Cost-cutting pathology at work

Fujisawa, Kanagawa

In his May 20 letter, “Stupidity of planners and builders,” Paul Gaysford is distressed that tsunami victims’ homes are being rebuilt without proper, sensible insulation. He is criticizing a unique Japanese tradition.

Near the end of the fabulous “bubble economy,” I shivered inside an expensive rented Tokyo house. Steam rising from my toilet reminded me of winter Boy Scout camping in upstate New York. Meanwhile, clueless Japanese needled me about how much richer they were than foreigners.

In swanky Kamakura, a carpenter told my landlady that my weight of 89 kg was “too heavy” for her nearly half-million dollar house. Some people claim that centuries of disasters created a national fatalism encouraging cheap, crummy construction. I call it corruption and gullibility.

I’ve read about cars in Japan crashing through the thin partition walls of multistory parking garages, killing the occupants. Several years ago a drunk driver rammed another car through a flimsy bridge guardrail, drowning three children. A proper guardrail would have saved them. Recent multiple fatalities reiterate the need for real guardrails, yet officials are only proficient at offering excuses for why they can’t be installed. Japanese carmakers only considered safety features under foreign pressure. Profits mattered more to them than their fellow Japanese.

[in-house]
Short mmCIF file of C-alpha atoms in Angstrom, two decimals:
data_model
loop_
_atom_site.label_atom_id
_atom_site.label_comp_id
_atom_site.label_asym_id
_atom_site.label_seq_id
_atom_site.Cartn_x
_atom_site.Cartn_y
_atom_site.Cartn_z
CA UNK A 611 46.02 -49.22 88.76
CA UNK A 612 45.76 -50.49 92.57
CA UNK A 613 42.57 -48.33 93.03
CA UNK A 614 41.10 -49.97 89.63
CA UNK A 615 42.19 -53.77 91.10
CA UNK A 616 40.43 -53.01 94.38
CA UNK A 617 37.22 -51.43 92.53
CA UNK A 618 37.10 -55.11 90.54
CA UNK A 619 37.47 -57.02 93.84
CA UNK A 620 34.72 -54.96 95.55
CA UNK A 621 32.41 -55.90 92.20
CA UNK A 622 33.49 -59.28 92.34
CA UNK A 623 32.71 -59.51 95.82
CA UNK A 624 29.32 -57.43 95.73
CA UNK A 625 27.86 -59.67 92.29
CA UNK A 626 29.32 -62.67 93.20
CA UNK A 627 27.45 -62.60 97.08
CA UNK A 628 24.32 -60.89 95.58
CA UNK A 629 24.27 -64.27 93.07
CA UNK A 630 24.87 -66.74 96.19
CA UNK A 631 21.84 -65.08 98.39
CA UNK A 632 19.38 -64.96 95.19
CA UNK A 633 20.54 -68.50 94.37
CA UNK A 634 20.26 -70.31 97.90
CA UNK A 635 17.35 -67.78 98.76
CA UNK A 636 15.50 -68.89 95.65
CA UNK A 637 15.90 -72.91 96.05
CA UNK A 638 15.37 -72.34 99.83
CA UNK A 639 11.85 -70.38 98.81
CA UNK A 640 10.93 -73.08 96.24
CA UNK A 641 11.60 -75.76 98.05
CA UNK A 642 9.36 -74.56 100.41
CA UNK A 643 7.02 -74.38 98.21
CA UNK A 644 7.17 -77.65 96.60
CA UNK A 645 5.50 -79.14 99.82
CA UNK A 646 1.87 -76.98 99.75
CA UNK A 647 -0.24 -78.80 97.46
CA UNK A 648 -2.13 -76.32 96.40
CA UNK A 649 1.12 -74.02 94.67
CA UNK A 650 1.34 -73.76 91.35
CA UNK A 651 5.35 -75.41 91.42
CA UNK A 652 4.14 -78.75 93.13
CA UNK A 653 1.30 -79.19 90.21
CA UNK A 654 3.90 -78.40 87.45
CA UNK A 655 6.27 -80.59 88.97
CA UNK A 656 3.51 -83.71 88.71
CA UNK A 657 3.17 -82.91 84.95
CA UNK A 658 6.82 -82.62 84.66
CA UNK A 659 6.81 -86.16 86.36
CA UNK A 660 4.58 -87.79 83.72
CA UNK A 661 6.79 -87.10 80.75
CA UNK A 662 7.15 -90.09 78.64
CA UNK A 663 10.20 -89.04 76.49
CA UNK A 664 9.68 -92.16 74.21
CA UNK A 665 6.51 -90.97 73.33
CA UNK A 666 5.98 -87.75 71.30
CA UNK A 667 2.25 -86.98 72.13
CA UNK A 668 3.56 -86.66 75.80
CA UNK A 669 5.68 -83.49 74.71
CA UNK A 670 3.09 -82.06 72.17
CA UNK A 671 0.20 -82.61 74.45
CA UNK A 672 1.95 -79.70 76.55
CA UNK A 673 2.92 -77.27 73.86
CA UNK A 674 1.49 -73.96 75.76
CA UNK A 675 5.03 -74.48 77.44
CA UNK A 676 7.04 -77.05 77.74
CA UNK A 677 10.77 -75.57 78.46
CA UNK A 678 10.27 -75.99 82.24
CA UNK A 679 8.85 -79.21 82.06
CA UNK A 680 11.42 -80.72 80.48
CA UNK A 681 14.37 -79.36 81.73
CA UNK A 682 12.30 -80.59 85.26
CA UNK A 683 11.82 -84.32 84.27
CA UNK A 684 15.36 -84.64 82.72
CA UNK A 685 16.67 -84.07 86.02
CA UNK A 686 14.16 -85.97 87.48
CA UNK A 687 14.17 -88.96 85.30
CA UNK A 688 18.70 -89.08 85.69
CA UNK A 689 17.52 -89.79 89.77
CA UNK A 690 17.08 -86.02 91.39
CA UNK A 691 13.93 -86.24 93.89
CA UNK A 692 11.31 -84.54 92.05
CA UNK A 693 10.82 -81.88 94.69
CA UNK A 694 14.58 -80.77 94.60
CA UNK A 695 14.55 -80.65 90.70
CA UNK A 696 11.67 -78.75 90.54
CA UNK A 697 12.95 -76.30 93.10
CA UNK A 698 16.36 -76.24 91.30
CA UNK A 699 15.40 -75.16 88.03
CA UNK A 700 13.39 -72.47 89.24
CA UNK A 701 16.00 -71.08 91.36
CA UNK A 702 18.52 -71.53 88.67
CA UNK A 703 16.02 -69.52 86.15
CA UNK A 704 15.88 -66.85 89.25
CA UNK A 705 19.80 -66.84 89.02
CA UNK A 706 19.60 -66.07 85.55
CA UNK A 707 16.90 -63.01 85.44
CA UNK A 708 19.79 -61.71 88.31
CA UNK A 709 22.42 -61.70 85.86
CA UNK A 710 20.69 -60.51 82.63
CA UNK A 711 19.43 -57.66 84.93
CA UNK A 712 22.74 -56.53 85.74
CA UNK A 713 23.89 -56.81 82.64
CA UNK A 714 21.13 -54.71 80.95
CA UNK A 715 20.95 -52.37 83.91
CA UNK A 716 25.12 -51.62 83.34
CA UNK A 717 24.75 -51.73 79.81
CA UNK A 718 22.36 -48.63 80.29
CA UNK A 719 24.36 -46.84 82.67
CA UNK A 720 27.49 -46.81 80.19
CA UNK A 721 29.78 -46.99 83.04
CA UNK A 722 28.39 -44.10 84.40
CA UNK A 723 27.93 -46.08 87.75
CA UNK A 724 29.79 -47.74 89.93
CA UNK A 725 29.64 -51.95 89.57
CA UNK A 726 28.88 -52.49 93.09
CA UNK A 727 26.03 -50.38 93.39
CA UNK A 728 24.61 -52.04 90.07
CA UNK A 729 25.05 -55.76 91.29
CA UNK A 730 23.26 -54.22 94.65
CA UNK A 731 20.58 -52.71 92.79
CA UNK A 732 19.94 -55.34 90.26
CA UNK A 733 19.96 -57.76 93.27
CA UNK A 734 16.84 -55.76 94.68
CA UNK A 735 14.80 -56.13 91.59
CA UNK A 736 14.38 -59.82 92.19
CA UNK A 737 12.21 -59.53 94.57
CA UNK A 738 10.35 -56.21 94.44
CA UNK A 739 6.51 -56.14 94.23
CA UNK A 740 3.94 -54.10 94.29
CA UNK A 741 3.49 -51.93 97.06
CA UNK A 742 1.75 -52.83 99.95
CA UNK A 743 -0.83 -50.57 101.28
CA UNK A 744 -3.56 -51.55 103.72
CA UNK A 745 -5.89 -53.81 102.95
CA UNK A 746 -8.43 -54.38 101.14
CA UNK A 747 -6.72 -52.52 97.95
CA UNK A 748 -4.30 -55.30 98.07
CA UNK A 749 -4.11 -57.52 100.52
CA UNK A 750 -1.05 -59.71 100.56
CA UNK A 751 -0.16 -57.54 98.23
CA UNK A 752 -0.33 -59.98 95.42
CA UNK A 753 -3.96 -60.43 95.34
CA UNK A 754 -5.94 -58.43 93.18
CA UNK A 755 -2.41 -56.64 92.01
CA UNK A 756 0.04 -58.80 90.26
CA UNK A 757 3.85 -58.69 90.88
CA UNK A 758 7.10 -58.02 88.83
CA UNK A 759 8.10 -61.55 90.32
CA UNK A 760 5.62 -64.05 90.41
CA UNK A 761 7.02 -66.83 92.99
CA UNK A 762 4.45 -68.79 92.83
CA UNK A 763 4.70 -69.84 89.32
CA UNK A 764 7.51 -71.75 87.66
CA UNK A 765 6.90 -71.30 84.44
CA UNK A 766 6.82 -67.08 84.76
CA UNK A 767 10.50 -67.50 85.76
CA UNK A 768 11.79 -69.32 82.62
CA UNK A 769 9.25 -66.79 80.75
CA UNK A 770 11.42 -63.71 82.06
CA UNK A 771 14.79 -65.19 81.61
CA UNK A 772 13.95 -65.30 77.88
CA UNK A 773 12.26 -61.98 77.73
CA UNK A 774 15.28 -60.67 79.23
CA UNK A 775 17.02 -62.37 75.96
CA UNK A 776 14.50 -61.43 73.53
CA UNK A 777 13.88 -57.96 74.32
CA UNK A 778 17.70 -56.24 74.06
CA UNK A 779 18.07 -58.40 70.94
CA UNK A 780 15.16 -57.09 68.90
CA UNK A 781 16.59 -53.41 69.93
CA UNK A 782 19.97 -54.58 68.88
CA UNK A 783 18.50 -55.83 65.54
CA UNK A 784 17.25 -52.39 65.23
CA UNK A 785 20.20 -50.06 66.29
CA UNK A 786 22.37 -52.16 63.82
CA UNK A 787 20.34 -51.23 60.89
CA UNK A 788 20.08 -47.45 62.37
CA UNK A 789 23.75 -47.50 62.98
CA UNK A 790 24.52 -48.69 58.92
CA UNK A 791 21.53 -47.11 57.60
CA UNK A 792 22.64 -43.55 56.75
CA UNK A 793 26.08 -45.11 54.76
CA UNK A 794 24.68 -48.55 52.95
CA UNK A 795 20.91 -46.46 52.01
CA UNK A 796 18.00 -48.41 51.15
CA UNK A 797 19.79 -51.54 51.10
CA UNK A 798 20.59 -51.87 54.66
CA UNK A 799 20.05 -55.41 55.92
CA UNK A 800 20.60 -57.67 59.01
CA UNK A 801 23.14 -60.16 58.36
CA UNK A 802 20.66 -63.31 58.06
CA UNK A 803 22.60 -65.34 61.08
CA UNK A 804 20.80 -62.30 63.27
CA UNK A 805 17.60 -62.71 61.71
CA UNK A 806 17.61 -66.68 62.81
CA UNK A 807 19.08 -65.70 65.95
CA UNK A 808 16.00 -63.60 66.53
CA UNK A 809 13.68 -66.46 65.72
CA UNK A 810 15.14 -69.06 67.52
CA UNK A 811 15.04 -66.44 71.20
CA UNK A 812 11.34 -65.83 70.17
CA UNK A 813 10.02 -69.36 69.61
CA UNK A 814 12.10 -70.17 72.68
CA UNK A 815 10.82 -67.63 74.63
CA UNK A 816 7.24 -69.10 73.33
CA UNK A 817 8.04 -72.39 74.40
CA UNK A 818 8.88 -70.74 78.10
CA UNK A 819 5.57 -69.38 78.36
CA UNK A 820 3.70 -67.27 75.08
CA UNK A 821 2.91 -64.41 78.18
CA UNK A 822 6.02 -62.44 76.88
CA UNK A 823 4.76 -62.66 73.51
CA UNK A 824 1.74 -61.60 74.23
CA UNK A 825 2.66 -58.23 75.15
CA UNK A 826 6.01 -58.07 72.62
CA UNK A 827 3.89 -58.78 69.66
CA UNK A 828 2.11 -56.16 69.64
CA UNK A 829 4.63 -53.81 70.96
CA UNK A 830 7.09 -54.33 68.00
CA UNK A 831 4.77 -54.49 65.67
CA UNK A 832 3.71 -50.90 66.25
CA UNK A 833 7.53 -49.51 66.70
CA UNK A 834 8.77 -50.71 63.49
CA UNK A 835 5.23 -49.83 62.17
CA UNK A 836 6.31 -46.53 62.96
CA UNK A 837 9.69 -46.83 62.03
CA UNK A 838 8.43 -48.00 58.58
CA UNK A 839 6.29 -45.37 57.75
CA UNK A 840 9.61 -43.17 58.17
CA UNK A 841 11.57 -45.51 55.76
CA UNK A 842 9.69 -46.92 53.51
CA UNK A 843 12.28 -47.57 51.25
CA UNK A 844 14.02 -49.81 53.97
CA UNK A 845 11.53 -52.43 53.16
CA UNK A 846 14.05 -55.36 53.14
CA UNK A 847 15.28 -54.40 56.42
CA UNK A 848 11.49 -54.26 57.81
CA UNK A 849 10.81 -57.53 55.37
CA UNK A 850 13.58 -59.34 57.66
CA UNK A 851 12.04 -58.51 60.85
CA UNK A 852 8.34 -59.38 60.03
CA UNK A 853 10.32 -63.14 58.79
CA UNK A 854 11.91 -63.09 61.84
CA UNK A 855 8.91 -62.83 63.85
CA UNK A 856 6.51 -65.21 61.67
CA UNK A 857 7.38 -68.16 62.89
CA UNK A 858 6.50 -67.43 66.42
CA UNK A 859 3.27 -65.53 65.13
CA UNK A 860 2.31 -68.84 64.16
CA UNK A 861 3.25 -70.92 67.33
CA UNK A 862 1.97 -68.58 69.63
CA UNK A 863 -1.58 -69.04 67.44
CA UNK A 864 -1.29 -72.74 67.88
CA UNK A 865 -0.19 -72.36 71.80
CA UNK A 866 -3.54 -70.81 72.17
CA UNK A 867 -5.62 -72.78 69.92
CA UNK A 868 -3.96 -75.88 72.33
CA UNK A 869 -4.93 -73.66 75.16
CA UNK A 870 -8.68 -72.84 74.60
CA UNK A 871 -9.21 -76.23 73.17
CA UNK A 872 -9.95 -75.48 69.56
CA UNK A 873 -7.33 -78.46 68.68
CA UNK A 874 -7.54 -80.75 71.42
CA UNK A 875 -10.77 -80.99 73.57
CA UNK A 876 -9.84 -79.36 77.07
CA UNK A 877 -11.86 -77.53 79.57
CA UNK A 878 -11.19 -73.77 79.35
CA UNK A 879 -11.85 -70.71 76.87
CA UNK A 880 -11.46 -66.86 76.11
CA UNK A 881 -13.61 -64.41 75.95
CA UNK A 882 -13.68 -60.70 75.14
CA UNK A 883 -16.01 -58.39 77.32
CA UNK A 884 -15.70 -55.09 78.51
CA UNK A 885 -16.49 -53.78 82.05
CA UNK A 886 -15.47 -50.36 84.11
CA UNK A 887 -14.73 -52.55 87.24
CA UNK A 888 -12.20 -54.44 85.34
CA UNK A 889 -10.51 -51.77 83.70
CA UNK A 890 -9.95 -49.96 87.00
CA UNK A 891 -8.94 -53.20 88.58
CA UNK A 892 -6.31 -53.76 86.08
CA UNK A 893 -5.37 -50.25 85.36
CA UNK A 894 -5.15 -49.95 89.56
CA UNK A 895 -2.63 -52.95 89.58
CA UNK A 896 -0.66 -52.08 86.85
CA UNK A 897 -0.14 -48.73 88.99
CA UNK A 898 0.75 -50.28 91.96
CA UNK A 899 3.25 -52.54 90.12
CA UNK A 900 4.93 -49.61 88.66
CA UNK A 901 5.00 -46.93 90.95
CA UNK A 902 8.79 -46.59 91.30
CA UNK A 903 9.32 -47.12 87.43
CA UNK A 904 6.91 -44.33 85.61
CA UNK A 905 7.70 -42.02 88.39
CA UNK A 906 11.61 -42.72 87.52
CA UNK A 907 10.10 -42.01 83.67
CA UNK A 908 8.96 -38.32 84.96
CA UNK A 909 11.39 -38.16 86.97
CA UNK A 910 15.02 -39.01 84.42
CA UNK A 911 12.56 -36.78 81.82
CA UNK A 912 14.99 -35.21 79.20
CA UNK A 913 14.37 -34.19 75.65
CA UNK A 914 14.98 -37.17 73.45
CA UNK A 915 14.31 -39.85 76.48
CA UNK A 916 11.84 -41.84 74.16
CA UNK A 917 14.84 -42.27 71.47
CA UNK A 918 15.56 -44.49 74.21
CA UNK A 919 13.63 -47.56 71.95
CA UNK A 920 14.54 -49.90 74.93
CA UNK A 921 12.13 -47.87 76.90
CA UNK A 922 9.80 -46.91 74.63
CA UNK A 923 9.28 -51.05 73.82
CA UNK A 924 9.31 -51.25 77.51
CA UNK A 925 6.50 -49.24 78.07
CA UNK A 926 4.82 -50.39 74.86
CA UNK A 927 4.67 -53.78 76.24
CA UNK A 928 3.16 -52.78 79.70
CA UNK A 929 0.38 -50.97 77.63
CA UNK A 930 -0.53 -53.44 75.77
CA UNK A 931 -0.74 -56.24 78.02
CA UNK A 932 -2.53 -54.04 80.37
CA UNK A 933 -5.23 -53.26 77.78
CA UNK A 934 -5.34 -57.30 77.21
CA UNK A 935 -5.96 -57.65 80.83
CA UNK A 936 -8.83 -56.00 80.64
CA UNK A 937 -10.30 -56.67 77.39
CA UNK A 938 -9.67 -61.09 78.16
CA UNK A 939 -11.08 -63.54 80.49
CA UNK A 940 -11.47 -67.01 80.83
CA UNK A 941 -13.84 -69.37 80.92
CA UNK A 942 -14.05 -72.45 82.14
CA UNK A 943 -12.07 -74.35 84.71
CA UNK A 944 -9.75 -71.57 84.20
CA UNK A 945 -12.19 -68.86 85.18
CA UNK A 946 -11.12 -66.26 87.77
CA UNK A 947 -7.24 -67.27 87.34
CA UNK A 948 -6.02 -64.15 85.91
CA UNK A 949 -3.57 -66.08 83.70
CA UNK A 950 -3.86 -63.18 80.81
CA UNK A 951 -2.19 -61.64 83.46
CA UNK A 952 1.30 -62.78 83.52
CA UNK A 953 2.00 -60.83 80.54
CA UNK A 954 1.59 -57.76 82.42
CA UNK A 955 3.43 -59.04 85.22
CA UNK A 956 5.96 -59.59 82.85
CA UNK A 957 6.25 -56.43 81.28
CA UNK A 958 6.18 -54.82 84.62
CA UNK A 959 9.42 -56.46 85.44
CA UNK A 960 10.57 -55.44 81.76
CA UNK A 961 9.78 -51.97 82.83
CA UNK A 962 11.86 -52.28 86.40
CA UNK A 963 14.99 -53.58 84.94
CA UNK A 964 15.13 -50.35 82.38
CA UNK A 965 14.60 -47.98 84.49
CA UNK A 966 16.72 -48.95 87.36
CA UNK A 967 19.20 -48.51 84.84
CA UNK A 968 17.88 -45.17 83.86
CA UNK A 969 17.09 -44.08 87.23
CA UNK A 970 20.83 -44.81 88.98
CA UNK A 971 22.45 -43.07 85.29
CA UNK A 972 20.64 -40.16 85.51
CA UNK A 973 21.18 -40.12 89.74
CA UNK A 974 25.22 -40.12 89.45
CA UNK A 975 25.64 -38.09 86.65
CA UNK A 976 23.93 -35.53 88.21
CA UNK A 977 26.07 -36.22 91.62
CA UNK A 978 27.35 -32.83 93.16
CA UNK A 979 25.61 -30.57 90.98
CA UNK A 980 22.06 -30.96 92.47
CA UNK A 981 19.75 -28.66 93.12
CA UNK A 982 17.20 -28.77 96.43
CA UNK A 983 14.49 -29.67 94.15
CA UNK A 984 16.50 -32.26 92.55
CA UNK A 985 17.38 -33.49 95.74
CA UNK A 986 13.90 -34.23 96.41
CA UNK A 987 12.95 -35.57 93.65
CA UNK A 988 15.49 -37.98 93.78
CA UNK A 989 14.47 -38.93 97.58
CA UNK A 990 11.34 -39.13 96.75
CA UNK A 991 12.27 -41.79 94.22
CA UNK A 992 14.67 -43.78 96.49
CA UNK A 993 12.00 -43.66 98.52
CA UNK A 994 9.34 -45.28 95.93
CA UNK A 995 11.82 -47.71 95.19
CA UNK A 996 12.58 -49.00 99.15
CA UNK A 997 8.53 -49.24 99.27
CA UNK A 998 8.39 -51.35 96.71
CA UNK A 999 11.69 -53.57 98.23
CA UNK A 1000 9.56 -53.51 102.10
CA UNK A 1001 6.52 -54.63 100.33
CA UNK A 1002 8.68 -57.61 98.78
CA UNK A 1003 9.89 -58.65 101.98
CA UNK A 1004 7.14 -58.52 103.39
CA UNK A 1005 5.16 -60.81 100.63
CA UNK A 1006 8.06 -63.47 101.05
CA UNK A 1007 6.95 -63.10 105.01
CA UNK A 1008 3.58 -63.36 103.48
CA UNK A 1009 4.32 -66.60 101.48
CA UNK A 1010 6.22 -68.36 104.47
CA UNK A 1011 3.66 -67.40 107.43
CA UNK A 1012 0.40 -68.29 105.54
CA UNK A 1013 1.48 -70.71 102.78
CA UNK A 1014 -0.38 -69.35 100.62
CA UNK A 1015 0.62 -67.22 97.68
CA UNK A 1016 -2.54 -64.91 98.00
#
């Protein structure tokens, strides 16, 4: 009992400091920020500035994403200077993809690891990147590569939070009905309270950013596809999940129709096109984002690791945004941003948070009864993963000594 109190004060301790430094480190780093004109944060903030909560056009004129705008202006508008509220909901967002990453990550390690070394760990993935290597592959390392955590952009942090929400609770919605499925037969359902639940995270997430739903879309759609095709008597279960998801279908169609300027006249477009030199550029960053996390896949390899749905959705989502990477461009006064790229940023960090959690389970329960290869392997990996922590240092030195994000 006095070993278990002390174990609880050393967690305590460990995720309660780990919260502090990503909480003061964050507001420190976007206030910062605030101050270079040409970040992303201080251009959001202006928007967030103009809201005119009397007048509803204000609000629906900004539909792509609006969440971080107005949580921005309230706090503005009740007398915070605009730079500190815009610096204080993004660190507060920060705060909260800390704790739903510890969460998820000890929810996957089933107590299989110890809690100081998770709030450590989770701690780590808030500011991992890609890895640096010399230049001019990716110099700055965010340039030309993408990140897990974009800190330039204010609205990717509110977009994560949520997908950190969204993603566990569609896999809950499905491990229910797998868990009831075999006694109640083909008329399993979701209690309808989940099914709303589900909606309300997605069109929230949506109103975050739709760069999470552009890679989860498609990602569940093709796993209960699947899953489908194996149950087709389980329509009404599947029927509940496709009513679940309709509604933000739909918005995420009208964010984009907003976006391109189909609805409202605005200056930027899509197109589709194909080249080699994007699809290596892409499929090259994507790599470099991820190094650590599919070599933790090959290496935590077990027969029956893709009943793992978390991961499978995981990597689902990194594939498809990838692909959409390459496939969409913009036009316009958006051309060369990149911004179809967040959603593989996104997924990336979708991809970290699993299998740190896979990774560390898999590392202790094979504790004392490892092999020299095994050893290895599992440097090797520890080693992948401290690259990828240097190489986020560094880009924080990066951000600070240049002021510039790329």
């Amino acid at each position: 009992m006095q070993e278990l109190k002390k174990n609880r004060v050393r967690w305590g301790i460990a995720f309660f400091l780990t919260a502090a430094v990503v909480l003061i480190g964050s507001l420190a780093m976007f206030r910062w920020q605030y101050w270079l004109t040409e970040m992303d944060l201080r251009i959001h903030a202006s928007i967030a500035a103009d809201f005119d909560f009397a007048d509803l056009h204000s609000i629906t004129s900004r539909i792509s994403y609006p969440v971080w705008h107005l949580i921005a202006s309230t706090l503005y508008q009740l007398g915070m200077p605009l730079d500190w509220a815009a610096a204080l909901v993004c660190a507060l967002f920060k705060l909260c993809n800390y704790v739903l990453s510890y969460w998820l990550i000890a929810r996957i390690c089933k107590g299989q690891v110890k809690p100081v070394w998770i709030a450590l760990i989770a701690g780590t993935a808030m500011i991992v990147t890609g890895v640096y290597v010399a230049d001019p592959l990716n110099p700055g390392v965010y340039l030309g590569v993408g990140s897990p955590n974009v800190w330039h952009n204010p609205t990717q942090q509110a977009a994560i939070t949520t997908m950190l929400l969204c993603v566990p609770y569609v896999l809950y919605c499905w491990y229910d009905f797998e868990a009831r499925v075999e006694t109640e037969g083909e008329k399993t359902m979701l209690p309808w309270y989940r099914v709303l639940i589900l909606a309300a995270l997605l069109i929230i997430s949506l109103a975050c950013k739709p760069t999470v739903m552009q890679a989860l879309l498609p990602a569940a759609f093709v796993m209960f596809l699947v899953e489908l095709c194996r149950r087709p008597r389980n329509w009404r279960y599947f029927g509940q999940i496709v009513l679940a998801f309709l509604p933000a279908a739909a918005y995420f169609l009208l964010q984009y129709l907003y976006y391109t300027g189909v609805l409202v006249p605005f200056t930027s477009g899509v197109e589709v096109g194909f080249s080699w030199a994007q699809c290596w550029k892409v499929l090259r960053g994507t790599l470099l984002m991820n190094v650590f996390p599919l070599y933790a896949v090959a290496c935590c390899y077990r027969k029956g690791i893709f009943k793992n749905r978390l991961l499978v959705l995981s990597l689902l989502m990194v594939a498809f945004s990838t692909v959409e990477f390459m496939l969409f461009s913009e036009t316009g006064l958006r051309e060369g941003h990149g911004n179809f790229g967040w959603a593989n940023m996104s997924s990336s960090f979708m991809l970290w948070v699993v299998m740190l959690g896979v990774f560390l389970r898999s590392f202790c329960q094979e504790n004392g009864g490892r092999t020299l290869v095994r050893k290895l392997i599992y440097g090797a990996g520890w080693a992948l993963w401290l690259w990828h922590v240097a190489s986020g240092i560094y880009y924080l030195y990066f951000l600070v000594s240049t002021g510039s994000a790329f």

The same cost-cutting pathology that shrunk transistor radios and eschews simple safety measures reached its apogee when Tokyo Electric Power Co. lowered a hill on the Fukushima coast to cut the cost of pumping water up to several nuclear reactors cleverly located on an earthquake fault in a tsunami zone. They saved even more money on wiring [by locating the emergency generators barely above sea level]. We all know how that turned out. Last year a government official told me twice that the nuclear “decontamination” effort must be carried out “as cheaply as possible.” Isn’t that what got us into this horrible mess?

The opinions expressed in this letter to the editor are the writer’s own and do not necessarily reflect the policies of The Japan Times.

donald feeney